Blackademics TV - Can democracy survive racism? - Terri Givens
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Blackademics TV – Can democracy survive racism?

Blackademics TV – Can democracy survive racism?

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Blackademics TV is a TED type talk for Black Academics – this is my talk taped on February 20, in Austin, TX:

 

Can Democracy Survive Racism?

This is a provocative title, based on my experience studying the politics of race in the U.S. and Europe, and it is clear that racism continues to be an issue on both sides of the Atlantic. Today I’m going to focus mainly on Europe.

I. Immigration and Racism in Europe

My focus on Europe began with learning French from 7th grad through college. My first trip to France was in 1986, my junior year of college. I had read about the authors, like James Baldwin, and entertainers, like Josephine Baker, who had been welcomed and celebrated in Paris, but I was still nervous about how I would be received as a black person in France. I was somewhat relieved when I got to Paris and saw the diversity there, but I also had an experience where a family that was supposed to host me for dinner declined once they found out I was black. Fortunately, another family welcomed me and I learned a great deal about the issues for Muslim (particularly Algerian) and other African citizens and migrants in France, enough that I decided to study these issues once I went back to graduate school.

I’m often asked why I study Europe. It was clear to me from my first visit to Europe that the issue of race was just as compelling there as it was in the U.S. In fact, many of the ideas that have developed around race were first developed and institutionalized in Europe. One can’t escape the history of racism that led to slavery, genocide, and the Holocaust. These attitudes have continued in new forms, focusing on immigrants from Africa and the Middle East, Muslims in particular, and a willingness to vote for anti-democratic parties who focus on economic and cultural threats.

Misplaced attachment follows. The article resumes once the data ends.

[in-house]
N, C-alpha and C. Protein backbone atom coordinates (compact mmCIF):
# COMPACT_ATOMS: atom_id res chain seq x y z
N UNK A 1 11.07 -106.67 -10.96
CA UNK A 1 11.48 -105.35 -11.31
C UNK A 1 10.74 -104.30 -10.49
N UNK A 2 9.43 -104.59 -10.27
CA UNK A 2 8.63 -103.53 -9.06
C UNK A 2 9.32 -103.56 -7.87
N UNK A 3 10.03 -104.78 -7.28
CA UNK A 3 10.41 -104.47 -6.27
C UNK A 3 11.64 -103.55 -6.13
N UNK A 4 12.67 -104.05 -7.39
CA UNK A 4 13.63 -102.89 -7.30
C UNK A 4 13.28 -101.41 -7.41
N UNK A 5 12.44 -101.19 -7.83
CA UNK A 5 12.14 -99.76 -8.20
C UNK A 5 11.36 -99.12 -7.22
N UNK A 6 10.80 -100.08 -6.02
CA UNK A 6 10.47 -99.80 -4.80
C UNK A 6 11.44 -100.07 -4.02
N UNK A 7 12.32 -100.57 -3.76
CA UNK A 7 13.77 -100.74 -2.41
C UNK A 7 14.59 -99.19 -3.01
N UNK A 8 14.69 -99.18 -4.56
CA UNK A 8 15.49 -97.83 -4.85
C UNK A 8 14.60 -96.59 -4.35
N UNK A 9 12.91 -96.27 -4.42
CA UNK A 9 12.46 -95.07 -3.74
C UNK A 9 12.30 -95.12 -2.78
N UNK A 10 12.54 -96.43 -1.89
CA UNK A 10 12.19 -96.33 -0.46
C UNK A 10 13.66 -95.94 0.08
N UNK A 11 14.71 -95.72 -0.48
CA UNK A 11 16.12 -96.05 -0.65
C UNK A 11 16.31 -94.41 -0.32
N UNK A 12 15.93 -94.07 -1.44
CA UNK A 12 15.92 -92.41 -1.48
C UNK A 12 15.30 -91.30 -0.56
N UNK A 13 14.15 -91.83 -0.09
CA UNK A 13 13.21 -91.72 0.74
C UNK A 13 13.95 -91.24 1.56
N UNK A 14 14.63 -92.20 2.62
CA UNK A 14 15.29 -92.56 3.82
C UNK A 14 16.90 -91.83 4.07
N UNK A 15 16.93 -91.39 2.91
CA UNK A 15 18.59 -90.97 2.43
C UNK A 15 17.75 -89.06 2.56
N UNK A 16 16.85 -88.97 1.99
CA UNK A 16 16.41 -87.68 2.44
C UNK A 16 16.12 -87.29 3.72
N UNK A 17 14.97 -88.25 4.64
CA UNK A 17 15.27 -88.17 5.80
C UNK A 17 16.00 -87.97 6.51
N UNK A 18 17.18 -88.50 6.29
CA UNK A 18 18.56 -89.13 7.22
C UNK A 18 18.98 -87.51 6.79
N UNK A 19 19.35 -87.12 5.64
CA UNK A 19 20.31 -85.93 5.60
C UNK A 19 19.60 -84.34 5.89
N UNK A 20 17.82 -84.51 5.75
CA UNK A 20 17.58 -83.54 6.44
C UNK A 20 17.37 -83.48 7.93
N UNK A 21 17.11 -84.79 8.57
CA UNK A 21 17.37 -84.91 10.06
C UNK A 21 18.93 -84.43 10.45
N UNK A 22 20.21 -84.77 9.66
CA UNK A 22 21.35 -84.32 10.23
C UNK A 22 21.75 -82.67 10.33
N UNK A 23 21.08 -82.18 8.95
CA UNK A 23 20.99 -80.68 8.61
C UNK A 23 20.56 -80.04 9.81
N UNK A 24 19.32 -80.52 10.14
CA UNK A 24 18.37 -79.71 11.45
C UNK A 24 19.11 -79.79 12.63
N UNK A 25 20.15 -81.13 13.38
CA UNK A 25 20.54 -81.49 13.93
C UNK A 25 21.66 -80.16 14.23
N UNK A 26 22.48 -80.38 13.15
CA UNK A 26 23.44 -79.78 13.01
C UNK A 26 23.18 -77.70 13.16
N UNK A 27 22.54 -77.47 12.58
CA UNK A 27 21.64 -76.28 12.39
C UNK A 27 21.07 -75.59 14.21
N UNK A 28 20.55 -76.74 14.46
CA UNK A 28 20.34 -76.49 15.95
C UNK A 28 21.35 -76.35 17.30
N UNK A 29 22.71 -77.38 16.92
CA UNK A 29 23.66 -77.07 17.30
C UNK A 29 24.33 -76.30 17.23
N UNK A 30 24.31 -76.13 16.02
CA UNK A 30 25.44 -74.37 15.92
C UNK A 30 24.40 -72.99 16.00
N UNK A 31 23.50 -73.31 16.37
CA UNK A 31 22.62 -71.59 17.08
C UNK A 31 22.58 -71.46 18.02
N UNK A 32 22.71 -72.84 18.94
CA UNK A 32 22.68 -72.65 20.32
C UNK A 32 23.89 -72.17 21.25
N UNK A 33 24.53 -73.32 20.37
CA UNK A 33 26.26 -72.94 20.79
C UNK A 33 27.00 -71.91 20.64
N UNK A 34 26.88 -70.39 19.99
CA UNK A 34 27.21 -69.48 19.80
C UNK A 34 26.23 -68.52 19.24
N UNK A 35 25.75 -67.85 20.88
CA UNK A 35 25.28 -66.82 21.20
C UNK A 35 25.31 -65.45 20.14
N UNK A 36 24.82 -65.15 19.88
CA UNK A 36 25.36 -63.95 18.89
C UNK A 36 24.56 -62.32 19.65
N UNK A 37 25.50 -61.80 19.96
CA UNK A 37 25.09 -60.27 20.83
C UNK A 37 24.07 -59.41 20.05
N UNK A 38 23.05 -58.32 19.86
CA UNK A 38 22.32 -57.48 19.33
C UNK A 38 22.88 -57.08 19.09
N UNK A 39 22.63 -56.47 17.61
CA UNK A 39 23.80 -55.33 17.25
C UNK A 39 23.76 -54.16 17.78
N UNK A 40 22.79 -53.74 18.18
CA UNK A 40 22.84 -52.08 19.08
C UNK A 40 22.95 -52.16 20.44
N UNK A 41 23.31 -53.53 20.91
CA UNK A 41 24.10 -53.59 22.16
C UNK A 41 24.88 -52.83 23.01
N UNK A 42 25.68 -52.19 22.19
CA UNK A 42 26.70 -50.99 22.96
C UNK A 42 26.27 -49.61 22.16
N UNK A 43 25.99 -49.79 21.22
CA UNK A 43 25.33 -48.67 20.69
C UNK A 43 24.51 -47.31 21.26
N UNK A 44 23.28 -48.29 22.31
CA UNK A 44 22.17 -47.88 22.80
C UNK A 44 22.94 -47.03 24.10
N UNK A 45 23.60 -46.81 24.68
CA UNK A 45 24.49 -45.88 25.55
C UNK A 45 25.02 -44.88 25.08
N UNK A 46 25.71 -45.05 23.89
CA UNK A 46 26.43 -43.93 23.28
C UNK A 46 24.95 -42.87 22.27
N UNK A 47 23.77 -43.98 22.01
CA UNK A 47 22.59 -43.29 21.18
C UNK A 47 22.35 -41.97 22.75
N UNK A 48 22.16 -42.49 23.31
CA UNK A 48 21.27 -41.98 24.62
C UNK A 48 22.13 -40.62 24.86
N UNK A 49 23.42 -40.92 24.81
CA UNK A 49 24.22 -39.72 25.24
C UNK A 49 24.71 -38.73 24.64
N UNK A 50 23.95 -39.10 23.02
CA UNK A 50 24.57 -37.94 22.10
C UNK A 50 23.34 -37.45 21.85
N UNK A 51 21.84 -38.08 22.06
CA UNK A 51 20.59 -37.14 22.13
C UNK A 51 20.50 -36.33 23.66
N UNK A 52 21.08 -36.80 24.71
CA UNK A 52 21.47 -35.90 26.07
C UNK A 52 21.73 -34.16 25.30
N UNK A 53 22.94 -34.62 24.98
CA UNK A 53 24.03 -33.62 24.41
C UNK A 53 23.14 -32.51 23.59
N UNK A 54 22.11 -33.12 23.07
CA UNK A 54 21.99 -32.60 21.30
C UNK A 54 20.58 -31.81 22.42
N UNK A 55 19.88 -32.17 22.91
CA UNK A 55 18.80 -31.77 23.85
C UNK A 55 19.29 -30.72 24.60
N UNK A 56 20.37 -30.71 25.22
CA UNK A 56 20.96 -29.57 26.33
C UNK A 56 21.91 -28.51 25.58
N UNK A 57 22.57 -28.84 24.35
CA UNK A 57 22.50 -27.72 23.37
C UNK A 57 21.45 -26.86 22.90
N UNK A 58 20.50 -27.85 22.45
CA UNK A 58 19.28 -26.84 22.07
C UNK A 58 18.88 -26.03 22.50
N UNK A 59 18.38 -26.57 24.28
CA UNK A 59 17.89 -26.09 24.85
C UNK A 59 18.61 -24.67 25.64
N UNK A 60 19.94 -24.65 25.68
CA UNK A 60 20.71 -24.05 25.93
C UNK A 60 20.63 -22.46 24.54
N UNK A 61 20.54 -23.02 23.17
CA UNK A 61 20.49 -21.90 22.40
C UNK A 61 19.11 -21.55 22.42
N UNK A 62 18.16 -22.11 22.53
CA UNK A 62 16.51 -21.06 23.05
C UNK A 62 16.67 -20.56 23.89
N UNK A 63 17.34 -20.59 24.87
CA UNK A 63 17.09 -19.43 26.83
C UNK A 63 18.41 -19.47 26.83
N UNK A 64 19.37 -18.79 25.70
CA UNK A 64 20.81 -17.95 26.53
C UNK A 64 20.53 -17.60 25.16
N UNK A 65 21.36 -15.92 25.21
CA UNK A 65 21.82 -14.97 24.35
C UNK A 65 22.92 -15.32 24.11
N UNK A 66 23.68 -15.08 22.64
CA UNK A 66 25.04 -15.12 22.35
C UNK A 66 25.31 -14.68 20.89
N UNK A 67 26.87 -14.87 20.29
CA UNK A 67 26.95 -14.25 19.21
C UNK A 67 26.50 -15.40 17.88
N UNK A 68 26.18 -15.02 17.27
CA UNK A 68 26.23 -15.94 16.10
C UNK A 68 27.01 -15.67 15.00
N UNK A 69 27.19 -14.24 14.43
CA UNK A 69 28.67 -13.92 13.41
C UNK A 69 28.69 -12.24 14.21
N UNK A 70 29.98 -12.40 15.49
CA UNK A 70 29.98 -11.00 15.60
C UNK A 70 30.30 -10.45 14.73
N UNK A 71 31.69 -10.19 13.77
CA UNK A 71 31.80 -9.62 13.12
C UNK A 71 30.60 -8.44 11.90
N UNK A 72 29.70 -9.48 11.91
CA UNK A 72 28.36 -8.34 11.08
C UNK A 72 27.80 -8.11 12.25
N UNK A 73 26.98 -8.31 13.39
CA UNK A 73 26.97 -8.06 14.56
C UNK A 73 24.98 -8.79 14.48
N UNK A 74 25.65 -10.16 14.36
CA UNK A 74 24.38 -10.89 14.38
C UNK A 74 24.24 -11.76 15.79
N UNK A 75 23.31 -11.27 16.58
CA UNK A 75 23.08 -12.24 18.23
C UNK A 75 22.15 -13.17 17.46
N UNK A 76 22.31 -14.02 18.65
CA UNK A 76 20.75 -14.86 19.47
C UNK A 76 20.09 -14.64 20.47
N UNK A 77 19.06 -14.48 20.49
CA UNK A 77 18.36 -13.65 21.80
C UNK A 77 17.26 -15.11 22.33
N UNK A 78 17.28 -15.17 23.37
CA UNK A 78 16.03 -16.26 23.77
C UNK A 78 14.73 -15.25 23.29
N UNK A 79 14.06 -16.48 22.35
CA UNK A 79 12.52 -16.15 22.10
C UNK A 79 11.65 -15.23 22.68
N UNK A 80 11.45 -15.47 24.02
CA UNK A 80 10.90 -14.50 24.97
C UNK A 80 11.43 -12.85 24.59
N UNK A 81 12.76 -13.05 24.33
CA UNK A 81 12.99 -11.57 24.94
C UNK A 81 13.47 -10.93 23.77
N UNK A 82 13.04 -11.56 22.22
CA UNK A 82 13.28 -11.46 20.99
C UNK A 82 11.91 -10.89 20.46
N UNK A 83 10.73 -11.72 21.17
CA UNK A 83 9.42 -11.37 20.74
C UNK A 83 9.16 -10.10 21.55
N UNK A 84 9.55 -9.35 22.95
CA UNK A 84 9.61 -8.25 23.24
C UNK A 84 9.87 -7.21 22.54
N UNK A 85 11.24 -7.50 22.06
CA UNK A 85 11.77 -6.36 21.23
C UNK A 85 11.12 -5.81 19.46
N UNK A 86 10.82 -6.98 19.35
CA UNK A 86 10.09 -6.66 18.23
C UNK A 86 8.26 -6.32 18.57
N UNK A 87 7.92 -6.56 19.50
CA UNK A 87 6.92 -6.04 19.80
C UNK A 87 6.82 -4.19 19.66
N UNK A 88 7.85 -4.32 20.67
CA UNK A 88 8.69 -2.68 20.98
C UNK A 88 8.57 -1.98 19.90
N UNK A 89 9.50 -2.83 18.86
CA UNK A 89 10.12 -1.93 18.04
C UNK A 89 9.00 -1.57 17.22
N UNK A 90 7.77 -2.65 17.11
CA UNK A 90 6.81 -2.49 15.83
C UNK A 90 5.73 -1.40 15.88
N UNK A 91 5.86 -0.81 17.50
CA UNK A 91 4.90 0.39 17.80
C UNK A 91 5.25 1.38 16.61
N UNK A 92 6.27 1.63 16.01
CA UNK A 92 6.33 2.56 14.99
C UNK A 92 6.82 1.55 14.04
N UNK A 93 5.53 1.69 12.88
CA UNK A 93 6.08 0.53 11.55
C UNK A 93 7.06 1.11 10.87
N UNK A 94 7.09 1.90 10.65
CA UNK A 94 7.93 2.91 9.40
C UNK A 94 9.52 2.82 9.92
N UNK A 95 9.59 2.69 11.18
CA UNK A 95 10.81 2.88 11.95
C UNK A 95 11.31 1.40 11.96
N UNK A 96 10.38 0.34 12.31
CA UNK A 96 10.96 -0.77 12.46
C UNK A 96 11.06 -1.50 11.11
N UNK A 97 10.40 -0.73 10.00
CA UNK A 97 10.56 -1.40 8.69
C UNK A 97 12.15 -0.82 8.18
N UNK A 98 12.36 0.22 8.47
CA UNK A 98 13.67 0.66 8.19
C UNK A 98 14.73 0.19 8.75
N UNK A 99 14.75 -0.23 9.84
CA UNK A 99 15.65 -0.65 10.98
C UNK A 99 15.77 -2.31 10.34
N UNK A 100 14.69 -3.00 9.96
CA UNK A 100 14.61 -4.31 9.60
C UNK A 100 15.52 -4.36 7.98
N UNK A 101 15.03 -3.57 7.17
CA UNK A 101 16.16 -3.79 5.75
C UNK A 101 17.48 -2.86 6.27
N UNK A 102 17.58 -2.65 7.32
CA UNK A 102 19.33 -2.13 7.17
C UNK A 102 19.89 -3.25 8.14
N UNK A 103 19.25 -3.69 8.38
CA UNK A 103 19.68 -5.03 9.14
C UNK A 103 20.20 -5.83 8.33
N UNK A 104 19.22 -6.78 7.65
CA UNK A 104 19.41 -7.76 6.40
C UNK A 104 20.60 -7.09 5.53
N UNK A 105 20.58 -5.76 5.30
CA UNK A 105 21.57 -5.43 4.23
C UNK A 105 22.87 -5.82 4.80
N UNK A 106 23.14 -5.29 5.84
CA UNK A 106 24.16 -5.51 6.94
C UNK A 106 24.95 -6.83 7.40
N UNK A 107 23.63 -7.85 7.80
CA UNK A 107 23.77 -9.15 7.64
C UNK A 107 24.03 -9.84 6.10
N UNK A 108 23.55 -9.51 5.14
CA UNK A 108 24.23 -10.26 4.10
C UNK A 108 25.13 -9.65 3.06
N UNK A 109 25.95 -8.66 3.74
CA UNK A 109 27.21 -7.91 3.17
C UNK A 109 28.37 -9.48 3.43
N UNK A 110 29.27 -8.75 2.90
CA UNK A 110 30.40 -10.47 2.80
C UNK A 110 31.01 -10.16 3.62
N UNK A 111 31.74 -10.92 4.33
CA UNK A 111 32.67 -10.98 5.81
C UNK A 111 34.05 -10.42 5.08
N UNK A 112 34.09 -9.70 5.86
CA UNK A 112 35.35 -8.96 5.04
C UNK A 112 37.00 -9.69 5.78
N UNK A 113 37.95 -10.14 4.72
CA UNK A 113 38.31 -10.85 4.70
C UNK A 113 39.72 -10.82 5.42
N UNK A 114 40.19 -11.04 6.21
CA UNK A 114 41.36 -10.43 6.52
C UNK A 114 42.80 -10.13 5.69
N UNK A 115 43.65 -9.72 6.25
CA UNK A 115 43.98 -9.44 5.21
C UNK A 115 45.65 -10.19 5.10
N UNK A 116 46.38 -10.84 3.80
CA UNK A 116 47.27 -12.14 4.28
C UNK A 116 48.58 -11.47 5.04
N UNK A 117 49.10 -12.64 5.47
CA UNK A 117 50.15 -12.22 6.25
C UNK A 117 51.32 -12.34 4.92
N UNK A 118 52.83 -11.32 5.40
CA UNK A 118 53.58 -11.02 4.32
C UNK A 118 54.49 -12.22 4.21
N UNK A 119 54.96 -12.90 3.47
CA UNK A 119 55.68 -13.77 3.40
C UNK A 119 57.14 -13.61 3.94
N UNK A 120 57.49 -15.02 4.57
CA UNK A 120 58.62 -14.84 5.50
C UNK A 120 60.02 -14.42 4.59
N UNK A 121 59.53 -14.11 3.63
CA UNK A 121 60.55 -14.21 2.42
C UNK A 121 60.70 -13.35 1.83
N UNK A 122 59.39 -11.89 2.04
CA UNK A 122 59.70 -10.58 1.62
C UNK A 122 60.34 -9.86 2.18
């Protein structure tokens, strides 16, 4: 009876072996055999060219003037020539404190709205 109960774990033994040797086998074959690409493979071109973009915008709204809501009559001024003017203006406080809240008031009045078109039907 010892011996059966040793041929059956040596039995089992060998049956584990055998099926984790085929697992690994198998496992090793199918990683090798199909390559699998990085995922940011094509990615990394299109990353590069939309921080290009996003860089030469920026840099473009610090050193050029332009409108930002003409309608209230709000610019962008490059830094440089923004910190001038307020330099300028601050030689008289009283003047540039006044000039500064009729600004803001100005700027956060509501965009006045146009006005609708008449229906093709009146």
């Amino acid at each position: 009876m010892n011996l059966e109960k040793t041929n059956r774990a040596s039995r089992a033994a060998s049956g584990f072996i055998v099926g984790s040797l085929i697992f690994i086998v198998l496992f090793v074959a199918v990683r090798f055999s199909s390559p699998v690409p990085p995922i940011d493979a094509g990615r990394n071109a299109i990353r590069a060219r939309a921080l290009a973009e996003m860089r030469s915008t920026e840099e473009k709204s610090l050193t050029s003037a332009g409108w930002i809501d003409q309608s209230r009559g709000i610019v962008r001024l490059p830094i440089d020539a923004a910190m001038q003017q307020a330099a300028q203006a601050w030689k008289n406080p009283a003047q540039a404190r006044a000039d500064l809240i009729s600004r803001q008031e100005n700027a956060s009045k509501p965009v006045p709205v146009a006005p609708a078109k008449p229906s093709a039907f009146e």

As I conducted research on immigration politics in Europe in the mid-1990s, it was clear that anti-immigrant political parties were gaining influence. Radical right party leaders like Jean Marie Le Pen were calling for stopping immigration and deporting immigrants. Attacks on refugees and migrants occurred on a regular basis not only in the 1990s, but have also occurred more recently, particularly after the massive influx of refugees from Syria into Europe, with most going to Germany.

Radical right parties in Europe tend to use a populist appeal, arguing that they are for the “common man” and against the elite. They often lean authoritarian in their call for security to protect against outsiders and blind loyalty to the party or leaders. Another component is the racism and fear of minorities and immigrants that is being used by politicians both here in the U.S. and in Europe to mobilize voters who fear the loss of privilege and ultimately political dominance.

These politicians are working across borders and across the Atlantic in order to pursue their agendas. For example, Congressman Steve King of Iowa has been working with radical right politicians like Geert Wilders of the Netherlands for many years, including inviting him to the 2016 Republican National Convention. King was recently stripped of his committee assignments for blatantly racist statements in the media.

Far right politicians create divides in order to marginalize communities that are growing, and in some cases gaining in political power. As I wrote in my book from 2012 on Immigrant Politics, there is growing support for politicians of immigrant background, and I have worked with organizations like the German Marshall Fund to support young people from ethnic and religious minorities in Europe. For example, a Turkish politician became a co-chair of the German Green party in 2008.

II. Immigration and Race in Europe

Immigration has been an issue in Europe for many years. Europe needed rebuilding after WWII and many countries turned to migrant labor. In France, immigrants came from former colonies, particularly Algeria, while Germany brought in workers from southern Europe and Turkey. Generally, men came as temporary workers, but stayed when the importation of labor ended in the late 60s and early 1970s. Those who stayed gained the right to bring their families to join them.